Good to see the nurses represented.ReplyDelete
The people at the beginning of the 20th century look so stern and serious. Life was so serious back then. Janis GDPReplyDelete
It will never end.ReplyDelete
It is important to understand the causes of war. Thoughtful post.ReplyDelete
I watched Windtalkers yesterday, coughing and sneezing!!!! It was amazing.
I wonder how many people who survived these wars have seen these displays. (Obviously the Boer War was probably too long ago for survivors now.) I think they would have felt pretty sad. I know the reasons for the wars were worthy, but the loss of men, the pain of their injuries makes me wish that eventually no more wars will be fought.ReplyDelete
I was struck by the photo of Georgina Pope. What a lovely and accomplished woman. There have been so many accomplished women who have done so many wonderful things and we are just now beginning to hear about them.ReplyDelete
@Linda: that is true.ReplyDelete
@Iris: it does feel a bit spooky in there.
@John: no rats.
@Ella: nor do I.
@Nancy: that's true.
@Jan: it should be, but I suspect it's in our nature.
@Tom: that is true.
@Marie: it is, yes.
@Janis: or that's the way they posed and beyond the camera they were more affable.
@RedPat: you do wonder.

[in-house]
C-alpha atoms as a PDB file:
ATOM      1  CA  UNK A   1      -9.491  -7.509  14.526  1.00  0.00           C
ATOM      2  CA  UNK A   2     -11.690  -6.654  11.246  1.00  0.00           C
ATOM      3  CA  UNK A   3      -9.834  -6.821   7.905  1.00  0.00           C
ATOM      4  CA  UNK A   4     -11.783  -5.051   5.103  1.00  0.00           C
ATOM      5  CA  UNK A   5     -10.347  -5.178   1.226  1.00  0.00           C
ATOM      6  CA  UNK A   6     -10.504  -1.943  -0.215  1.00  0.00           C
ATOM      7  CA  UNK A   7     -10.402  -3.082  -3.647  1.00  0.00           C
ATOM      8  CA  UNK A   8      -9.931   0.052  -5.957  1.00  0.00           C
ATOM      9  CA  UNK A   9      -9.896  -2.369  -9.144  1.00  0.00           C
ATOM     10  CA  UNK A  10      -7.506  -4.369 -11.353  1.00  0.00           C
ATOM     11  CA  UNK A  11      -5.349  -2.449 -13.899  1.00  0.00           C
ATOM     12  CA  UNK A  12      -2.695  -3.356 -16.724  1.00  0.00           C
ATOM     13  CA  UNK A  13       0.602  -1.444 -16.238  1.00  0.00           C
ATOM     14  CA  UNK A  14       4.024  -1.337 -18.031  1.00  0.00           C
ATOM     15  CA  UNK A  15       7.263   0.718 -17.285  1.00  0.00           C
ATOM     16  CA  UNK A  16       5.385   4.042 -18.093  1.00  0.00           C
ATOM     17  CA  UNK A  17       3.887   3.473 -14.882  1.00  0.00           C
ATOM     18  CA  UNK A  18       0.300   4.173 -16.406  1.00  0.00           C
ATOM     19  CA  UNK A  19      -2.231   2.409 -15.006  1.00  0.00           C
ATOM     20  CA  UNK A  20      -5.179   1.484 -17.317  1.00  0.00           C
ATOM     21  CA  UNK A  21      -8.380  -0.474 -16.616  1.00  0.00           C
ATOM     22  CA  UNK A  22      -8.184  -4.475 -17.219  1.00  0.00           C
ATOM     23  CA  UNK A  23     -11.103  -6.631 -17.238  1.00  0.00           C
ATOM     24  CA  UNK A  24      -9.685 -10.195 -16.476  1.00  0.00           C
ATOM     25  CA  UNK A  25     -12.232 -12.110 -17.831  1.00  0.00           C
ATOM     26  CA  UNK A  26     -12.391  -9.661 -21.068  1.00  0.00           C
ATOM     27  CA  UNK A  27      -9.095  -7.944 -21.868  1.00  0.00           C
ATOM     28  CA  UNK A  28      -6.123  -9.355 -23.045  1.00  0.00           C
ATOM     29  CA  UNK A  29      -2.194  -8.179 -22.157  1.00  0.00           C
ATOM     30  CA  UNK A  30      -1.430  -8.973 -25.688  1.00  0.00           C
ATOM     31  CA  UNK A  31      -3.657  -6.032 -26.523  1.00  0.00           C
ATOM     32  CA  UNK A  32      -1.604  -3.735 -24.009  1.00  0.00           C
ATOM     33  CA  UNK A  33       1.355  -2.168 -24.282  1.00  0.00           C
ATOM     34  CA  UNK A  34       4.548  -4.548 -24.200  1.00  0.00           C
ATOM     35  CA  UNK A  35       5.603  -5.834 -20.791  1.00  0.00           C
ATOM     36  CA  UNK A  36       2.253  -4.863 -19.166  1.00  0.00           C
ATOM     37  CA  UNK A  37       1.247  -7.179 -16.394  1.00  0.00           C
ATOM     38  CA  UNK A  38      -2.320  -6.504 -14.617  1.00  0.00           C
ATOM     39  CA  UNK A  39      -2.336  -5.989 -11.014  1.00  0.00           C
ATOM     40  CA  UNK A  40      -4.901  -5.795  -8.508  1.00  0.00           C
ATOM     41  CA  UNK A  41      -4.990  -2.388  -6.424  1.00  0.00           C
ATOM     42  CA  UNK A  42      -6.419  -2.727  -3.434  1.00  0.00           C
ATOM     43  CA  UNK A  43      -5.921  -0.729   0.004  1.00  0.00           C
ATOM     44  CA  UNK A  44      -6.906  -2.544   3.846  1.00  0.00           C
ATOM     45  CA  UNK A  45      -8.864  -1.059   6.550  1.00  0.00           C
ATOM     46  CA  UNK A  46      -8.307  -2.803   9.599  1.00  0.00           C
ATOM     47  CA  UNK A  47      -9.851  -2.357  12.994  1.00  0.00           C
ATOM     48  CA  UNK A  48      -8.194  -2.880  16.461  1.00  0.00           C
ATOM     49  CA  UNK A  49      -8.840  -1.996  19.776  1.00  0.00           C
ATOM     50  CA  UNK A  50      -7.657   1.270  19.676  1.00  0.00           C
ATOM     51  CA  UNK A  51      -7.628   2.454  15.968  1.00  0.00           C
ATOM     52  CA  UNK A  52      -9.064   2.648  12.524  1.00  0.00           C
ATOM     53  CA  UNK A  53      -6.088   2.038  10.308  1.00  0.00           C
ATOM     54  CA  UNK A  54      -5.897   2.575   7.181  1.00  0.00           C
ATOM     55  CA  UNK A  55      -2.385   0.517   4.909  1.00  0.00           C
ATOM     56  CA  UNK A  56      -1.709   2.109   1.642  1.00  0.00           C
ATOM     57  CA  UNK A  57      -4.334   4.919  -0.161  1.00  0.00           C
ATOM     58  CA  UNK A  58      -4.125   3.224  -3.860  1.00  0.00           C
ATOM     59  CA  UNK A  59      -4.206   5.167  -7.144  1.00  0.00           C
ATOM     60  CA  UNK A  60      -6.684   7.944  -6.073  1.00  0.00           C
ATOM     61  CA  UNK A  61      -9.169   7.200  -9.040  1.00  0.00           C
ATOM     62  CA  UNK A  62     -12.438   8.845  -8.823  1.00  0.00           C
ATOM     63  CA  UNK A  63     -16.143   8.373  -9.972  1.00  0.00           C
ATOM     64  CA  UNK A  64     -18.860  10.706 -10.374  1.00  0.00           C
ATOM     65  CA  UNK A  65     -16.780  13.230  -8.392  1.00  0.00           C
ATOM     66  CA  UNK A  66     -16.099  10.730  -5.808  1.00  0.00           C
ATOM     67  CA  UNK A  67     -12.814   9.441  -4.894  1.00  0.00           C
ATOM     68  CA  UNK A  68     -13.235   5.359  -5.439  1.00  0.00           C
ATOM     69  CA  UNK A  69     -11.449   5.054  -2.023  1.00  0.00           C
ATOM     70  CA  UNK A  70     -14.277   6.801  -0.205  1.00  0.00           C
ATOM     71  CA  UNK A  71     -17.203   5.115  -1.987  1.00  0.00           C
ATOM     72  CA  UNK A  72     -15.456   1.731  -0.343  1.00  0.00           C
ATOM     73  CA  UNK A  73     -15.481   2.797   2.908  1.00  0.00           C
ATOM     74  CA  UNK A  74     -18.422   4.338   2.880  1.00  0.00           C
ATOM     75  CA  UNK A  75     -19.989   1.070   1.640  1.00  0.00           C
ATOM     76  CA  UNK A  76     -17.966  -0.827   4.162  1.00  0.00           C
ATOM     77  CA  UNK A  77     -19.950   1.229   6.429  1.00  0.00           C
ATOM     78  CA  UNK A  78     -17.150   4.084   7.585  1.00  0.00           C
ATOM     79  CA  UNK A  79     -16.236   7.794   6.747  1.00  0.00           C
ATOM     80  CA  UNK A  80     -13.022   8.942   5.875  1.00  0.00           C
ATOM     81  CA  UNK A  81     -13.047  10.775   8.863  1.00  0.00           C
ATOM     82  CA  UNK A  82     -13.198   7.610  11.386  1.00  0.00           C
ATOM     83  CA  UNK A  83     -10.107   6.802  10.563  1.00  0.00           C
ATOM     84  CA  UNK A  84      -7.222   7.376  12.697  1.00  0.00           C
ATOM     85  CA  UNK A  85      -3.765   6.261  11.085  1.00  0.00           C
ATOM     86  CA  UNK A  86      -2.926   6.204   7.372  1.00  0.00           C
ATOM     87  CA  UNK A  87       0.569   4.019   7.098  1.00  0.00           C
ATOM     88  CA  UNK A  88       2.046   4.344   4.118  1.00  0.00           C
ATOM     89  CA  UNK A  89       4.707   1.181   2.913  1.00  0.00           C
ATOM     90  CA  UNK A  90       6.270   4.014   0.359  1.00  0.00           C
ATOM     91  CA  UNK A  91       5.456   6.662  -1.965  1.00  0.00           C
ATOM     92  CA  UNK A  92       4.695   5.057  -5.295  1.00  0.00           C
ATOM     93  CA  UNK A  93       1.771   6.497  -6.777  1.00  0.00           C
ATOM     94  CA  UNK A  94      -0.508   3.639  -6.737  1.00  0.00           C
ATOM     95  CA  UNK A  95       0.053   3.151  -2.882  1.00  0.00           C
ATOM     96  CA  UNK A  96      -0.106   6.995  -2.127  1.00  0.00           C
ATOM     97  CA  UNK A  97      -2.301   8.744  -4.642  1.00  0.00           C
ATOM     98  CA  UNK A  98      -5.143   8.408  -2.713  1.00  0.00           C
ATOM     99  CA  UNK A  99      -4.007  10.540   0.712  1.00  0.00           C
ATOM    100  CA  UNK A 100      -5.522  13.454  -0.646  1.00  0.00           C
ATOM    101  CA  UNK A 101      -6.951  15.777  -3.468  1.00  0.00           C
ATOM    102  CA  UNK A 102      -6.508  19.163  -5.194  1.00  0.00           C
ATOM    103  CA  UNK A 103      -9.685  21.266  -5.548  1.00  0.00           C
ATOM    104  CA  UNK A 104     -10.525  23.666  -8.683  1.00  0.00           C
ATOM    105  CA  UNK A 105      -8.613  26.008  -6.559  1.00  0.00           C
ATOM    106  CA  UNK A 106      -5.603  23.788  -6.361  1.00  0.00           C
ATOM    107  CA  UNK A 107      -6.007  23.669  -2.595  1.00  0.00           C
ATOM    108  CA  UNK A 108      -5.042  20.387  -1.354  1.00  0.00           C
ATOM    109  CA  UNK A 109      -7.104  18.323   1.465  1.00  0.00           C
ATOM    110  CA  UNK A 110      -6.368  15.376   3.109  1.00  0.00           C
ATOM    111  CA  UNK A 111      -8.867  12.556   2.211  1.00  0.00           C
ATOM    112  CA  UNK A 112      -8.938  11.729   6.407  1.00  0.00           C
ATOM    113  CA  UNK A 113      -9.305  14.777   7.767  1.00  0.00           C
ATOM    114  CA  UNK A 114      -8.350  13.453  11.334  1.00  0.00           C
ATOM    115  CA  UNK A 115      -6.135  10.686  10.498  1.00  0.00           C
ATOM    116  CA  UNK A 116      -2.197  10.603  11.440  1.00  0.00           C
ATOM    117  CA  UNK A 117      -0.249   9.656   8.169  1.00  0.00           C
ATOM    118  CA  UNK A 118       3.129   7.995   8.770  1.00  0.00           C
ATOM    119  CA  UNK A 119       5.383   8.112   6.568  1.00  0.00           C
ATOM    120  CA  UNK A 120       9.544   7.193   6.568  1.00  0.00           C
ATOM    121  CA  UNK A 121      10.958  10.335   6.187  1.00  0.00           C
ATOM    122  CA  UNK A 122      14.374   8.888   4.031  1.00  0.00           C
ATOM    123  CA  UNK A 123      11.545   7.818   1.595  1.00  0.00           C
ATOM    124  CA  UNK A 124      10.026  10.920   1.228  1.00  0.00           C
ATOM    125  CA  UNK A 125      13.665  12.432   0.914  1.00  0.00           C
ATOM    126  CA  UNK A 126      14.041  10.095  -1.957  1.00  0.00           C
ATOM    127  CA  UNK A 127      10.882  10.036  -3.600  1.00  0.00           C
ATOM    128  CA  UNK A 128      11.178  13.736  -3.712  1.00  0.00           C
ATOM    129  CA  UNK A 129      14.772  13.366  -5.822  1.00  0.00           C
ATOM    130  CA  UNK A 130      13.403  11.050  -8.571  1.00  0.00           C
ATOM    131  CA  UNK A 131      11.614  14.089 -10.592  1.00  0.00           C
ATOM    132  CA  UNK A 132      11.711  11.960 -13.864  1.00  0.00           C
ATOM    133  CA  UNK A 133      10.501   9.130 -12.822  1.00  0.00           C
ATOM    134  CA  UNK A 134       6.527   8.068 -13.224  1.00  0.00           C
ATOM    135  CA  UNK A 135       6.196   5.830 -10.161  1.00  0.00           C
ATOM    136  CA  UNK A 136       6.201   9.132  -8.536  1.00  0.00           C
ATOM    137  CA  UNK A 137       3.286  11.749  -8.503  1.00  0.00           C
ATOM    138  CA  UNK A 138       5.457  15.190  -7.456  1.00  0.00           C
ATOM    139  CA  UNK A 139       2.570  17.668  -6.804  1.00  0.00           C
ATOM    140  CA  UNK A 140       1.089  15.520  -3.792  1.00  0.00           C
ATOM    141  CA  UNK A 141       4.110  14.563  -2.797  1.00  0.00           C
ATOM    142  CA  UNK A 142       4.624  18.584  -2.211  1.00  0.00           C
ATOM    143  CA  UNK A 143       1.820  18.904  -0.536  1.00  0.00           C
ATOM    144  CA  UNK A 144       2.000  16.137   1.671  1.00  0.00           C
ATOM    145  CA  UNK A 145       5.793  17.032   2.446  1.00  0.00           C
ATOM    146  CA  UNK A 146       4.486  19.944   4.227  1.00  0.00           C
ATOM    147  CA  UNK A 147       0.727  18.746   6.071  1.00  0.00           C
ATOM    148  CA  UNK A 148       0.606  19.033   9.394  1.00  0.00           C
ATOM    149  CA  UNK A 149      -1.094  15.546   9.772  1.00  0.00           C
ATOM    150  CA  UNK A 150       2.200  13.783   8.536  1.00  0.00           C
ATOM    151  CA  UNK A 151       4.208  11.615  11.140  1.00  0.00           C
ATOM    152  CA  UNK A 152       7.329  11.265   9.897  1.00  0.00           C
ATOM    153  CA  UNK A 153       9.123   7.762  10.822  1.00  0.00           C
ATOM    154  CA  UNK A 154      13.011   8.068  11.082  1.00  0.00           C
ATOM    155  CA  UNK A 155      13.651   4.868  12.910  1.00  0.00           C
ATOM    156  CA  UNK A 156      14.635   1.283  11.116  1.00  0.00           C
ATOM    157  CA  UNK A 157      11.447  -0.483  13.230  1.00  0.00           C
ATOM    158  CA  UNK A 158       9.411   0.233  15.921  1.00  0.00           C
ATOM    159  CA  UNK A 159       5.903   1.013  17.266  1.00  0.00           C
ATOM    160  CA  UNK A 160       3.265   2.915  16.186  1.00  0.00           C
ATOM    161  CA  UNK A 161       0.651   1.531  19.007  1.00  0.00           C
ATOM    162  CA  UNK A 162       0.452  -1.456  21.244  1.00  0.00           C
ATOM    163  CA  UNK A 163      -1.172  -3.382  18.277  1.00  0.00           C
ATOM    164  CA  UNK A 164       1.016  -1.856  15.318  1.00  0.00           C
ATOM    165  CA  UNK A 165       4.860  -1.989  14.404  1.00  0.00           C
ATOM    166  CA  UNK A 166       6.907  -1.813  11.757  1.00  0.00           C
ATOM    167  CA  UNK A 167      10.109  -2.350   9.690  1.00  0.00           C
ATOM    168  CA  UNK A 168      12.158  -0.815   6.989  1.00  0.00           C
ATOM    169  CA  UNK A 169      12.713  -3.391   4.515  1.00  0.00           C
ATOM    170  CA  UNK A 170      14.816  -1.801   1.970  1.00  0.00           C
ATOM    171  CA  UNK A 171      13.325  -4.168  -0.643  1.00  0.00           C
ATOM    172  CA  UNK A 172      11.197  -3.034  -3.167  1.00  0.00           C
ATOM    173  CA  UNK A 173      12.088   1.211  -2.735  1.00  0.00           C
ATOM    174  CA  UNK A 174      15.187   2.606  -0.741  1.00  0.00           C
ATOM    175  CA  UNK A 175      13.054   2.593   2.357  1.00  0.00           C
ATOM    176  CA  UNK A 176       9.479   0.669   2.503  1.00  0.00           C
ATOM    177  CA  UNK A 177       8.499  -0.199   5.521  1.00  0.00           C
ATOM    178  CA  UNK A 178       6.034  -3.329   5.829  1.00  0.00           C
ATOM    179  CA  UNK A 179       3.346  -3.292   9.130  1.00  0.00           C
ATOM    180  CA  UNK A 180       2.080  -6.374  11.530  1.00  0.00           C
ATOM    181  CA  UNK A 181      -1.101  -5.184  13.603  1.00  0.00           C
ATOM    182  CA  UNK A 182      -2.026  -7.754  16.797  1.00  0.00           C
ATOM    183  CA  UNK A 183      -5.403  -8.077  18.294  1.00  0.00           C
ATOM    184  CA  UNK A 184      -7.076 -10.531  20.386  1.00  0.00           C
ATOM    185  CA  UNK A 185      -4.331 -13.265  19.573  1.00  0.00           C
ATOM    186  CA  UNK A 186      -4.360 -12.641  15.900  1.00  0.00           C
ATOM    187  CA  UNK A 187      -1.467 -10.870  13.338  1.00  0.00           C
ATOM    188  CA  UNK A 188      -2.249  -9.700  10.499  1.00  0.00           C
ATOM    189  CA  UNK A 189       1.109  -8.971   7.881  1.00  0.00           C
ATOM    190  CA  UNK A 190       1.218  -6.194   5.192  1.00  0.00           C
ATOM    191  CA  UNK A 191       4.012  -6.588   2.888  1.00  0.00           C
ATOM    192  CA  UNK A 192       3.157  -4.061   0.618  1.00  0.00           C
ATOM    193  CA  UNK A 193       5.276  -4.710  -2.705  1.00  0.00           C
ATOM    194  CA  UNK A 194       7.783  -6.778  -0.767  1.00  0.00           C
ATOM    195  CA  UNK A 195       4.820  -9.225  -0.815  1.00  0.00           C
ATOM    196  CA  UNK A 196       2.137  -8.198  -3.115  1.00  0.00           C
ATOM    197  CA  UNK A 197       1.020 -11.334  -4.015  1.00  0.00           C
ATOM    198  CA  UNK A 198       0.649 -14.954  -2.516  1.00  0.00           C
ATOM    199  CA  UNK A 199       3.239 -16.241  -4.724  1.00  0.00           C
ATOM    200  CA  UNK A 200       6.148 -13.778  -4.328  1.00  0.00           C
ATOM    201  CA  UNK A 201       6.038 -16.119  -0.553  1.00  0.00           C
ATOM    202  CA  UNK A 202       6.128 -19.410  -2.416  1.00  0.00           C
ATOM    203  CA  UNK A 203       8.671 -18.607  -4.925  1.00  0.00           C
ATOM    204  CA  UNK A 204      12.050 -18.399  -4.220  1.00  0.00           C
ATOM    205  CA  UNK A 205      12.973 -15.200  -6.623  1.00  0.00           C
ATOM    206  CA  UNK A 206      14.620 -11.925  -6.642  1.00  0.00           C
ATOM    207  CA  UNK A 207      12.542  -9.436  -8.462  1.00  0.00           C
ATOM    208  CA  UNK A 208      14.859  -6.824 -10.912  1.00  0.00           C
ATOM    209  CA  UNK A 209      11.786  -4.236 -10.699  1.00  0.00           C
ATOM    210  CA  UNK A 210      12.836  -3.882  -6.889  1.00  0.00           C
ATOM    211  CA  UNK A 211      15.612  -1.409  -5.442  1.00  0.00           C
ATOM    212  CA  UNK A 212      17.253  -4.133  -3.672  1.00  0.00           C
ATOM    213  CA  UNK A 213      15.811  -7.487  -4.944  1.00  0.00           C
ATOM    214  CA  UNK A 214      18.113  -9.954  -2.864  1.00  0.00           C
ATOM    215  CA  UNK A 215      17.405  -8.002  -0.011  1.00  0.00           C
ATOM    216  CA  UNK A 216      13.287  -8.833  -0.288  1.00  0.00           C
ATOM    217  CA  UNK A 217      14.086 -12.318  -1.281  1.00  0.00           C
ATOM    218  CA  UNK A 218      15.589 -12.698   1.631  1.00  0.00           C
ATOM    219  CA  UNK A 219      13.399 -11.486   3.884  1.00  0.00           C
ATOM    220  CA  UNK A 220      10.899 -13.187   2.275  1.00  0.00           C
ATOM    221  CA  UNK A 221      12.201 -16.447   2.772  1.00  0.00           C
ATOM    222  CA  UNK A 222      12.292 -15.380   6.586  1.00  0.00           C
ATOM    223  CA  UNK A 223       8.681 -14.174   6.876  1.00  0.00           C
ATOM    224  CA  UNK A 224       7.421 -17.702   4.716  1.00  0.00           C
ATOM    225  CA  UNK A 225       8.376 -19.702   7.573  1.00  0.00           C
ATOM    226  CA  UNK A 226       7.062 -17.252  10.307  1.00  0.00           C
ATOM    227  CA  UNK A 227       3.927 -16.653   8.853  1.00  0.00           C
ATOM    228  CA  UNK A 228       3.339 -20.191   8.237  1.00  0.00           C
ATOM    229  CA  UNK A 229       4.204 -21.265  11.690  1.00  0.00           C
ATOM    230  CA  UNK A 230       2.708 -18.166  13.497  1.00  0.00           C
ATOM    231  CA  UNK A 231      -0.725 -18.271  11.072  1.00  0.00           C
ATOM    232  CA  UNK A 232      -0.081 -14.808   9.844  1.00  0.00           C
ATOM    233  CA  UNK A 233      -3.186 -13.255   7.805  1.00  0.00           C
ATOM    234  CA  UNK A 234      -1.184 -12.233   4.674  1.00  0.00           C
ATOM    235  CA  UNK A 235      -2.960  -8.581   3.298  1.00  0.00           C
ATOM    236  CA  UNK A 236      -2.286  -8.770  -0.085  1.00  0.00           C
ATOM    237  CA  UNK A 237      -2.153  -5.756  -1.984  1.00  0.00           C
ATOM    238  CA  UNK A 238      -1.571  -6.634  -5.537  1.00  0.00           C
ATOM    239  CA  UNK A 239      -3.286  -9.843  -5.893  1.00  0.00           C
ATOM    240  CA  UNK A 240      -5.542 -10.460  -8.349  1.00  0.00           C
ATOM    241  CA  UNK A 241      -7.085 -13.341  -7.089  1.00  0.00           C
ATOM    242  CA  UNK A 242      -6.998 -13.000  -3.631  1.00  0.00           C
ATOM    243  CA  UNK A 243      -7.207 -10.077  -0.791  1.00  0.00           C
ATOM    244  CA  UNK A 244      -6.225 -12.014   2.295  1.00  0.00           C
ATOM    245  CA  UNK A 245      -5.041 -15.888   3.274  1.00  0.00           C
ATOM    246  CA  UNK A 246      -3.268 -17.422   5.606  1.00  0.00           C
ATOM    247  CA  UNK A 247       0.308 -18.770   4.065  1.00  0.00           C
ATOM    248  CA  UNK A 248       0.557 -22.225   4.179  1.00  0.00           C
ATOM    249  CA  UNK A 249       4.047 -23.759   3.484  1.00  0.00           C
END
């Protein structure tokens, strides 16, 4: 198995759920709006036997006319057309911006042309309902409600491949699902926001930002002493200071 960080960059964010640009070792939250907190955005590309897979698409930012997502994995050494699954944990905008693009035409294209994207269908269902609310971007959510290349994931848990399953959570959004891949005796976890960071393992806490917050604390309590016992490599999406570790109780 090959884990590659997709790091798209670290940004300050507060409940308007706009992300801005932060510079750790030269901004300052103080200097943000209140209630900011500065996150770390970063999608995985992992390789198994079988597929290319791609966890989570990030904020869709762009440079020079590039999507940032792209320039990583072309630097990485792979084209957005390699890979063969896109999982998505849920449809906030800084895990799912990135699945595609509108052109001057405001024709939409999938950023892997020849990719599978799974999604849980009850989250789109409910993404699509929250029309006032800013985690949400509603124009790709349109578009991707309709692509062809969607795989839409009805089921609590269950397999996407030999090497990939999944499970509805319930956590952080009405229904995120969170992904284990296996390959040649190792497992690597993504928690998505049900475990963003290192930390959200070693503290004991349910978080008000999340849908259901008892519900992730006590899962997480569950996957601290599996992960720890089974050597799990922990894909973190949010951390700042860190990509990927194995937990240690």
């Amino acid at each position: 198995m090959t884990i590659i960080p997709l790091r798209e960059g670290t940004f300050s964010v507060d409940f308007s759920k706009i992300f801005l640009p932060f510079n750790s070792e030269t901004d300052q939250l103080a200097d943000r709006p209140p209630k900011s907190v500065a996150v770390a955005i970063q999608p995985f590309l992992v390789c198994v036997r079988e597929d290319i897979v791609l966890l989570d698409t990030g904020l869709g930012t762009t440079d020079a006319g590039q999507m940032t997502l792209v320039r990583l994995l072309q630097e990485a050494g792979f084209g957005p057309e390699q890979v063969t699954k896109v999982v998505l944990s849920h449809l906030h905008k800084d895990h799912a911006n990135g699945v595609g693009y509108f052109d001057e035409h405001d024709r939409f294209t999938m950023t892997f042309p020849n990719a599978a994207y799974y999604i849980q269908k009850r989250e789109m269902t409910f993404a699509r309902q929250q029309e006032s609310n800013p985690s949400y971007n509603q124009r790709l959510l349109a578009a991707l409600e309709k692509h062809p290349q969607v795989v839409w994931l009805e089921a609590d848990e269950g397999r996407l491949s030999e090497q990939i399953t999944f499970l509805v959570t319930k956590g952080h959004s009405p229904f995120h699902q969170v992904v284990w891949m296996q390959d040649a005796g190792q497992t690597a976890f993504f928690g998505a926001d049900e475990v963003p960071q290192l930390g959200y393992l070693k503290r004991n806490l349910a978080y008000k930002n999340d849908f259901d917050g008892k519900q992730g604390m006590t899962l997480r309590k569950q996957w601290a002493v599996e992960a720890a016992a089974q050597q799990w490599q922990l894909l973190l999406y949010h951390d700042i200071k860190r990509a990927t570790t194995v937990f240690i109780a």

@Jennifer: thank you.
@Barbara: I know some years ago I was in the area here where the Devil's Brigade is examined, and a volunteer was talking about a year or two earlier seeing a couple of guys there looking at it, and realizing from their conversation that one of them had been in the Brigade itself.
@Sharon: that's true.
War is terrible, you wonder if the world will ever be war free and live in peace.ReplyDelete
I can see why the McCrae pistol is a real treasure for the museum.ReplyDelete
You know, in retrospective none of this makes sense. Now we are friends, but only decades ago we needed to fight each other.ReplyDelete
I guess we will never be free of war.ReplyDelete
War is so destructive, why do we never learn to settle matters in a peaceful way.ReplyDelete
really enjoy the hat and the metals. i wonder how heavy they might be? ( ;ReplyDelete
@Bill: I doubt it.ReplyDelete
@Jeanie: well worth having.
@Sandi: that is true.
@Gemel: it's not in our nature.
@Beth: a good weight, I think.
The work of remediating all that soil from the lead contamination is two wars is mind boggling.ReplyDelete
I can't imagine what it must have been like in those trenches. I was very interested to learn of Georgina Pope, thank you William. Wonderful post!ReplyDelete
William - countless lives have been lost in armed conflicts all around the world. I continue to pray for peace. Museums such as this one (ably covered by you) help us to remember and hopefully work toward a world without war. Enjoy your weekend!ReplyDelete
This does well in that regard.Delete
Such a dreadful war, how brave they all were and how sad so many were lost:)ReplyDelete
War is hell, as they say.Delete
So many brave young men and women lost in wars William! I too was interested to read about Georgina Pope!ReplyDelete
She led quite a life.Delete
Another great post and photos from the War Museum ~ ^_^ReplyDelete
Happy Day to You,
A ShutterBug Explores,
aka (A Creative Harbor)
… and still wars continue.ReplyDelete
All the best Jan
That they do.Delete